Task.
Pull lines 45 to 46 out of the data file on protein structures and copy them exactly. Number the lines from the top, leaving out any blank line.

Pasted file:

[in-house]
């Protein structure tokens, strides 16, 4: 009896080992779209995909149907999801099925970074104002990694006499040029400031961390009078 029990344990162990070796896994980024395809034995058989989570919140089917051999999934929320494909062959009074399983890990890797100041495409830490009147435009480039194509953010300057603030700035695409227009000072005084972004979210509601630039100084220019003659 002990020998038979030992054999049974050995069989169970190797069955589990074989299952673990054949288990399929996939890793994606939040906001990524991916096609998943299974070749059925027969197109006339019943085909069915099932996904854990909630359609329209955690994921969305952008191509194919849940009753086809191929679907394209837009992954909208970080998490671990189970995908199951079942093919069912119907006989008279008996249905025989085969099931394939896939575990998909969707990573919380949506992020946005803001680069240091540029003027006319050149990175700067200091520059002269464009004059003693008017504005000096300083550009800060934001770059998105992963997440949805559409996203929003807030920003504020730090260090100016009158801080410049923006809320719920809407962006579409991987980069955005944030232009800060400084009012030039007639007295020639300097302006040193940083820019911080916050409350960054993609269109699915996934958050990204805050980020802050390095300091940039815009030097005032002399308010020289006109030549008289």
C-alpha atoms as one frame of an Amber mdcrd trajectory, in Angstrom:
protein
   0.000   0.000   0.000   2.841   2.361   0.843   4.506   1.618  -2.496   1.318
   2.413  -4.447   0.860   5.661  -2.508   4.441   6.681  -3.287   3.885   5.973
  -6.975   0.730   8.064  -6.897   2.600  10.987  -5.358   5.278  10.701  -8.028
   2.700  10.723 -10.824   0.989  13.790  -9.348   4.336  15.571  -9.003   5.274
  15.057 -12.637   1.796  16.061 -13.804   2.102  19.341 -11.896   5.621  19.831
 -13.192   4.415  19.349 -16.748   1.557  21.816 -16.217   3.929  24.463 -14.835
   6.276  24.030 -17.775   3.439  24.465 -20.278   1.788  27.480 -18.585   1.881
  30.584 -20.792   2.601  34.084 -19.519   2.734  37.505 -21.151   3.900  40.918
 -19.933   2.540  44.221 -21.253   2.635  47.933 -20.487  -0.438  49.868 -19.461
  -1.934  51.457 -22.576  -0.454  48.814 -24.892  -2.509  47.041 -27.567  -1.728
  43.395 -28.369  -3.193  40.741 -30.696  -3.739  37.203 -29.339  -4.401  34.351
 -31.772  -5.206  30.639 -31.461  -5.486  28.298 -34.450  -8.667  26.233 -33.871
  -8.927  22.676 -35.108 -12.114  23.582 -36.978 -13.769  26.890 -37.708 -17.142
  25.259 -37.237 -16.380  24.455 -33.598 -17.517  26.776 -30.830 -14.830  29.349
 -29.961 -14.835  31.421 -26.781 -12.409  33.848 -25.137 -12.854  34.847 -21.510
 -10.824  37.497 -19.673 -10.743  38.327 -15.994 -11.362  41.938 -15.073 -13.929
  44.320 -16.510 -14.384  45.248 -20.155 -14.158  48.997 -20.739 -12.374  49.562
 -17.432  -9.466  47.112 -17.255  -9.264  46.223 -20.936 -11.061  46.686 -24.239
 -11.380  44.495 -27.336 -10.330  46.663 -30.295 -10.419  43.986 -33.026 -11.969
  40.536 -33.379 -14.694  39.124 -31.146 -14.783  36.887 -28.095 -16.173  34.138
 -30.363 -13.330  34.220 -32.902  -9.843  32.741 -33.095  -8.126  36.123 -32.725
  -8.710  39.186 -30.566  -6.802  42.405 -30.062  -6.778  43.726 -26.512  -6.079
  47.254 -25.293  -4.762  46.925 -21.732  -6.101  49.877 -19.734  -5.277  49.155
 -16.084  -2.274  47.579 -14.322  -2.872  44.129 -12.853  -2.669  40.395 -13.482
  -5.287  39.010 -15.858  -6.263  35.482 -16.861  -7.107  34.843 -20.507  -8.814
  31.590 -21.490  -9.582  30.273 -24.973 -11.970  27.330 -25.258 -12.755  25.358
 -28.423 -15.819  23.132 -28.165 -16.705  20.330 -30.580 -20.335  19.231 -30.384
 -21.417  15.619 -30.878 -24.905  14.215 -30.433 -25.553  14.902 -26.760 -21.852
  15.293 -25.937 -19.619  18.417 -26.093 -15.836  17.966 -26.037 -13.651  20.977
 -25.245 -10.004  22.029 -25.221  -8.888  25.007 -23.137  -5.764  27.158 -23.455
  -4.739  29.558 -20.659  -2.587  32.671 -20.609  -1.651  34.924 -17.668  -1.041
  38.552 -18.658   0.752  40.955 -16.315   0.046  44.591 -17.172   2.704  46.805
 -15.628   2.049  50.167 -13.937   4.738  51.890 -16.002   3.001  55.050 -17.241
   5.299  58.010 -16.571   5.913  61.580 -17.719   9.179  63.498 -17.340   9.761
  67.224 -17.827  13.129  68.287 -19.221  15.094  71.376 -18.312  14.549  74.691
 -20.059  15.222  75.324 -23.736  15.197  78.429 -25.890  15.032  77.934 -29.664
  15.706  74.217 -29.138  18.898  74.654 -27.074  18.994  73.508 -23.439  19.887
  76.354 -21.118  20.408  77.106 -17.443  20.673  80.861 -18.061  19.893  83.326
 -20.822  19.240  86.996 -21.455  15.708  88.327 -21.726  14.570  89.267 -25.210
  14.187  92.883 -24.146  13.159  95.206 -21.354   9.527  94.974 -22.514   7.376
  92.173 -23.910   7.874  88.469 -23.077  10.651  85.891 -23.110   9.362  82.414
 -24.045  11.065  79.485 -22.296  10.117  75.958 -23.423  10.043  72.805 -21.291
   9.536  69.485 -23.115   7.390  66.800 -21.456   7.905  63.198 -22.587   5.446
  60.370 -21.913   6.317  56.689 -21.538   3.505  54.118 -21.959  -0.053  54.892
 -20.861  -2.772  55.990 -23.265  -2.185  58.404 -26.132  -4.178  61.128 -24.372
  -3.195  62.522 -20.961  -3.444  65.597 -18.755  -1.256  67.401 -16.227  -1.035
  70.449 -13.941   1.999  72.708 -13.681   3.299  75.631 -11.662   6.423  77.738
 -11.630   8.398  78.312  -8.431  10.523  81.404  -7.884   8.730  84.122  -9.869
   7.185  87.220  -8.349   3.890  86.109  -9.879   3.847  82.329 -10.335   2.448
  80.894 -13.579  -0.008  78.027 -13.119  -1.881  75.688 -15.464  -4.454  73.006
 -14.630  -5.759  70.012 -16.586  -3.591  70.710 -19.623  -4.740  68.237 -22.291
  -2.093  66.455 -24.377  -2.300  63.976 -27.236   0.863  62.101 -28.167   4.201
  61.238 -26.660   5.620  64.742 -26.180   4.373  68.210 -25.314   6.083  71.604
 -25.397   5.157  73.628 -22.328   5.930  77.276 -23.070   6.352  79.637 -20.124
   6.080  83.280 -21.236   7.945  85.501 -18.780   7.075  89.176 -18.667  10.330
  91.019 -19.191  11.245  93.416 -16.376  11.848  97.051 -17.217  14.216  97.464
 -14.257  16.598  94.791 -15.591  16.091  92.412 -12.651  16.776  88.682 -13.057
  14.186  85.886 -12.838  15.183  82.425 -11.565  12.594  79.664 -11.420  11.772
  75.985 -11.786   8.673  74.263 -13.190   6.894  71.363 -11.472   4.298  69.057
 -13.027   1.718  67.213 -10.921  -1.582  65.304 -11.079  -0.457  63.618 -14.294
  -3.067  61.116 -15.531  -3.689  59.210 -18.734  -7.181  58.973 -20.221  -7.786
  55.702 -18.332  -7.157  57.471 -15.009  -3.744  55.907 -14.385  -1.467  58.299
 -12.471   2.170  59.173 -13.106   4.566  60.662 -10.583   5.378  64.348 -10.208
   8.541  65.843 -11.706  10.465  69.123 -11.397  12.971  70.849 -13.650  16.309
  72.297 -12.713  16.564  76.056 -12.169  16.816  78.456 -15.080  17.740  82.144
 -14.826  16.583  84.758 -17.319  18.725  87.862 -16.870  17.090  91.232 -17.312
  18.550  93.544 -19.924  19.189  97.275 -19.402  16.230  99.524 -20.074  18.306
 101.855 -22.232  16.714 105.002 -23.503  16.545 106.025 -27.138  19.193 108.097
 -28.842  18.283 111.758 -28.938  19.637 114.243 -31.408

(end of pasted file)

  92.173 -23.910   7.874  88.469 -23.077  10.651  85.891 -23.110   9.362  82.414
 -24.045  11.065  79.485 -22.296  10.117  75.958 -23.423  10.043  72.805 -21.291